(b. 1484/85, Schwabisch-Gmünd, d. 1545, Strassburg)


Oil on wood, 105,5 x 70,4 cm
Alte Pinakothek, Munich

An idyllic representation of the frequently painted subject from one of the most peculiar German Renaissance artists.

By electing to portray the main figures simply and quietly at the back of the stable, Baldung draws the eye first to the ruined architecture and the ox and ass seen in larger scale on the left. His construction of the interior embraces the opposite poles of precise foreshortening - as in the incisively drawn plynth in the foreground - and perspective uncertainty, something heightened by the differences in scale between animals and the figures. Viewer irritation and Mannerist alienation are quite clearly not the artist's aims, however.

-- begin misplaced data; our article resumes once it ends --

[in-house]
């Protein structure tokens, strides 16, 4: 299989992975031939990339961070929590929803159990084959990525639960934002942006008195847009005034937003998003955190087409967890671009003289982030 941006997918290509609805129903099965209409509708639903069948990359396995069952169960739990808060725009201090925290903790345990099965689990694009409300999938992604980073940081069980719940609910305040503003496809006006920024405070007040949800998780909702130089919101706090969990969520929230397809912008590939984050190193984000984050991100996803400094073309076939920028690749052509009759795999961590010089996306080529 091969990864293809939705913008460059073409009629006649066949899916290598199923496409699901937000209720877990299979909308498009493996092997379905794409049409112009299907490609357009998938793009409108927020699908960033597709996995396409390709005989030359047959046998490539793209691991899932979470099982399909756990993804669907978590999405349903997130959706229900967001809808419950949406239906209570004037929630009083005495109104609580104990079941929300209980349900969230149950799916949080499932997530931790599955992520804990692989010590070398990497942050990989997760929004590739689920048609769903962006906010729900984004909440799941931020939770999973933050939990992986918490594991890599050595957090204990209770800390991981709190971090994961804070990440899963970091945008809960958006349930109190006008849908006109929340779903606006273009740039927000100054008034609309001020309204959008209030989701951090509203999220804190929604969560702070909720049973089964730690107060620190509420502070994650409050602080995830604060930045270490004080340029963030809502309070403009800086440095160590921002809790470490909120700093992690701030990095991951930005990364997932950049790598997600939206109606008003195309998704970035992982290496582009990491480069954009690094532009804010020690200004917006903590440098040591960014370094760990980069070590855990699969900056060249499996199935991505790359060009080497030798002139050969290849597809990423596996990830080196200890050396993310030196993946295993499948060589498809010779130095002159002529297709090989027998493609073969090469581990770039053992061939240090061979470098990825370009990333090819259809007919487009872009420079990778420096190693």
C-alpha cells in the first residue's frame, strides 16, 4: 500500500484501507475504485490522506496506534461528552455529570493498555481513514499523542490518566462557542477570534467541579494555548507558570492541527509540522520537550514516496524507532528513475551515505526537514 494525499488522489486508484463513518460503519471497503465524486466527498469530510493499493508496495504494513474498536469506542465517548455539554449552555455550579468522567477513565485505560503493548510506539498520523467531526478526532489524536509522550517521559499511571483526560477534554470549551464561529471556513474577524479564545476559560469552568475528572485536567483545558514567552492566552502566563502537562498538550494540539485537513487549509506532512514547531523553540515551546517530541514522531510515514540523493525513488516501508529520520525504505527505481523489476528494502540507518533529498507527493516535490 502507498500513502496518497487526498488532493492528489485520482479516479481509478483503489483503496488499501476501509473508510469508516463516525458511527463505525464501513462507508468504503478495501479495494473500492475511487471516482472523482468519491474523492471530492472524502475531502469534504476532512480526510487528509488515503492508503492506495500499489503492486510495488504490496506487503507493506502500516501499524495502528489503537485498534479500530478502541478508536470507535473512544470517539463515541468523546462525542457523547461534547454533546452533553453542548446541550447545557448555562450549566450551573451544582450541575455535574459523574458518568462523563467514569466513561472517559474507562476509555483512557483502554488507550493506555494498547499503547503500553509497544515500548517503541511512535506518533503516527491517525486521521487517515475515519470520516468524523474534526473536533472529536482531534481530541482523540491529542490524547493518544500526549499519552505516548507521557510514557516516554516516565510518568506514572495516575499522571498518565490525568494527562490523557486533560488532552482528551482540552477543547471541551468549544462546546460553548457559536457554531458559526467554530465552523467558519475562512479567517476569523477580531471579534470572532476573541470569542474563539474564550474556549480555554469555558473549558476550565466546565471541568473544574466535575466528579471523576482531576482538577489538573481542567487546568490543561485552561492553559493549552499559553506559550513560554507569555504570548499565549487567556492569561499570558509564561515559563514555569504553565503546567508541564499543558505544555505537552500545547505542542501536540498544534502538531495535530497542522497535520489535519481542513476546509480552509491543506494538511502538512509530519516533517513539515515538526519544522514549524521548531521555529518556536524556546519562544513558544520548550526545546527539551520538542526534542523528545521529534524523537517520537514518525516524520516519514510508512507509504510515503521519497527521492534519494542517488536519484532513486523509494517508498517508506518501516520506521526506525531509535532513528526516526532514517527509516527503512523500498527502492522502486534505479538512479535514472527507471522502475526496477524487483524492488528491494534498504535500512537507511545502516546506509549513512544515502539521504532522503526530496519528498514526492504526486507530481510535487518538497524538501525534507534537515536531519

With the help of painted light, whose source seems to lie beyond the natural world, Baldung portrays the miracle of the Holy Night with what is for him an unusual depth of feeling. The infant Jesus, held in his swaddling bands by putti, seems to radiate light onto Joseph's red coat and Mary's hands and face. Through the brick archway in the cracked, plastered wall, we glimpse a second miraculous vision: an angel encircled by a radiant glory is appearing to a shepherd watching his flock. The fusion of light and shade and the soft modulation of the contours suggest that Baldung may have come into contact with the Danube School.

Suggested listening (streaming mp3, 2 minutes):
Michael Praetorius: Motet